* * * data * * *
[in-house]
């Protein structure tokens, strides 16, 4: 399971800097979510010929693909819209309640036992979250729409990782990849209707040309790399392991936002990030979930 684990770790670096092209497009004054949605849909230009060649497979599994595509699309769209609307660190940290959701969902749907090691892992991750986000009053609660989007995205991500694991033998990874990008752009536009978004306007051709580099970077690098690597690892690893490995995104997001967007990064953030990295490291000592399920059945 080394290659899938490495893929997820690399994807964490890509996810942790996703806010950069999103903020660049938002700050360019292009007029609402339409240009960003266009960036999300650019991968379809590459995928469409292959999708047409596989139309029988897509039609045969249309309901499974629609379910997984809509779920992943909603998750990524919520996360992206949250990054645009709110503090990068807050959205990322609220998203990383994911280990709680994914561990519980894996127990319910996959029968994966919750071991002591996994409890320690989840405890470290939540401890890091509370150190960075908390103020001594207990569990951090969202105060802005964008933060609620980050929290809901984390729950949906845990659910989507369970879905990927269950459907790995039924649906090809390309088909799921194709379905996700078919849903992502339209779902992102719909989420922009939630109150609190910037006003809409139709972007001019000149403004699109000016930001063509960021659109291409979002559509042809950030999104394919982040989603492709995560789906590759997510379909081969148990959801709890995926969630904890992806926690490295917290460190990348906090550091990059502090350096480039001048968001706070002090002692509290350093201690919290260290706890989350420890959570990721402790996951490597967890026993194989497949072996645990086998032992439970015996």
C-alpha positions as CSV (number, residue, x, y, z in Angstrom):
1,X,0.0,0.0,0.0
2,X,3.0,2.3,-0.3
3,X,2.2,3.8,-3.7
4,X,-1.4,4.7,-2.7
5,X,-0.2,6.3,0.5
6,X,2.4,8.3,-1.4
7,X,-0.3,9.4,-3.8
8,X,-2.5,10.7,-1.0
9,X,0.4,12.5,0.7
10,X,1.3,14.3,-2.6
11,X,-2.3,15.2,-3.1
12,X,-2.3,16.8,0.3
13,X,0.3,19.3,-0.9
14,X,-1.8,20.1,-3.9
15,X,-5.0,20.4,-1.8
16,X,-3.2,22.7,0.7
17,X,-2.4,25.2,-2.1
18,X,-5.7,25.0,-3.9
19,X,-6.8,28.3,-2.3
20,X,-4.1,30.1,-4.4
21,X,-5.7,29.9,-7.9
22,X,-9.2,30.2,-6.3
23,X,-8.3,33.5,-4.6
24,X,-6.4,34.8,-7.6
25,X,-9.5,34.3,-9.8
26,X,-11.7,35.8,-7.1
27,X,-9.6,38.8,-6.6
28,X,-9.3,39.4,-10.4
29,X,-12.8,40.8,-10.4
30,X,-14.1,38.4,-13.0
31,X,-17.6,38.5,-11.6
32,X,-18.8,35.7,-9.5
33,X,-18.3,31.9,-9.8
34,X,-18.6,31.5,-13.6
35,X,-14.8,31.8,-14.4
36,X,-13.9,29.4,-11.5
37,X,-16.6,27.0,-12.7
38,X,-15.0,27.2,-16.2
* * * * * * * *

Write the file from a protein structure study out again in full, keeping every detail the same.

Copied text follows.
[in-house]
């Protein structure tokens, strides 16, 4: 399971800097979510010929693909819209309640036992979250729409990782990849209707040309790399392991936002990030979930 684990770790670096092209497009004054949605849909230009060649497979599994595509699309769209609307660190940290959701969902749907090691892992991750986000009053609660989007995205991500694991033998990874990008752009536009978004306007051709580099970077690098690597690892690893490995995104997001967007990064953030990295490291000592399920059945 080394290659899938490495893929997820690399994807964490890509996810942790996703806010950069999103903020660049938002700050360019292009007029609402339409240009960003266009960036999300650019991968379809590459995928469409292959999708047409596989139309029988897509039609045969249309309901499974629609379910997984809509779920992943909603998750990524919520996360992206949250990054645009709110503090990068807050959205990322609220998203990383994911280990709680994914561990519980894996127990319910996959029968994966919750071991002591996994409890320690989840405890470290939540401890890091509370150190960075908390103020001594207990569990951090969202105060802005964008933060609620980050929290809901984390729950949906845990659910989507369970879905990927269950459907790995039924649906090809390309088909799921194709379905996700078919849903992502339209779902992102719909989420922009939630109150609190910037006003809409139709972007001019000149403004699109000016930001063509960021659109291409979002559509042809950030999104394919982040989603492709995560789906590759997510379909081969148990959801709890995926969630904890992806926690490295917290460190990348906090550091990059502090350096480039001048968001706070002090002692509290350093201690919290260290706890989350420890959570990721402790996951490597967890026993194989497949072996645990086998032992439970015996």
C-alpha positions as CSV (number, residue, x, y, z in Angstrom):
1,X,0.0,0.0,0.0
2,X,3.0,2.3,-0.3
3,X,2.2,3.8,-3.7
4,X,-1.4,4.7,-2.7
5,X,-0.2,6.3,0.5
6,X,2.4,8.3,-1.4
7,X,-0.3,9.4,-3.8
8,X,-2.5,10.7,-1.0
9,X,0.4,12.5,0.7
10,X,1.3,14.3,-2.6
11,X,-2.3,15.2,-3.1
12,X,-2.3,16.8,0.3
13,X,0.3,19.3,-0.9
14,X,-1.8,20.1,-3.9
15,X,-5.0,20.4,-1.8
16,X,-3.2,22.7,0.7
17,X,-2.4,25.2,-2.1
18,X,-5.7,25.0,-3.9
19,X,-6.8,28.3,-2.3
20,X,-4.1,30.1,-4.4
21,X,-5.7,29.9,-7.9
22,X,-9.2,30.2,-6.3
23,X,-8.3,33.5,-4.6
24,X,-6.4,34.8,-7.6
25,X,-9.5,34.3,-9.8
26,X,-11.7,35.8,-7.1
27,X,-9.6,38.8,-6.6
28,X,-9.3,39.4,-10.4
29,X,-12.8,40.8,-10.4
30,X,-14.1,38.4,-13.0
31,X,-17.6,38.5,-11.6
32,X,-18.8,35.7,-9.5
33,X,-18.3,31.9,-9.8
34,X,-18.6,31.5,-13.6
35,X,-14.8,31.8,-14.4
36,X,-13.9,29.4,-11.5
37,X,-16.6,27.0,-12.7
38,X,-15.0,27.2,-16.2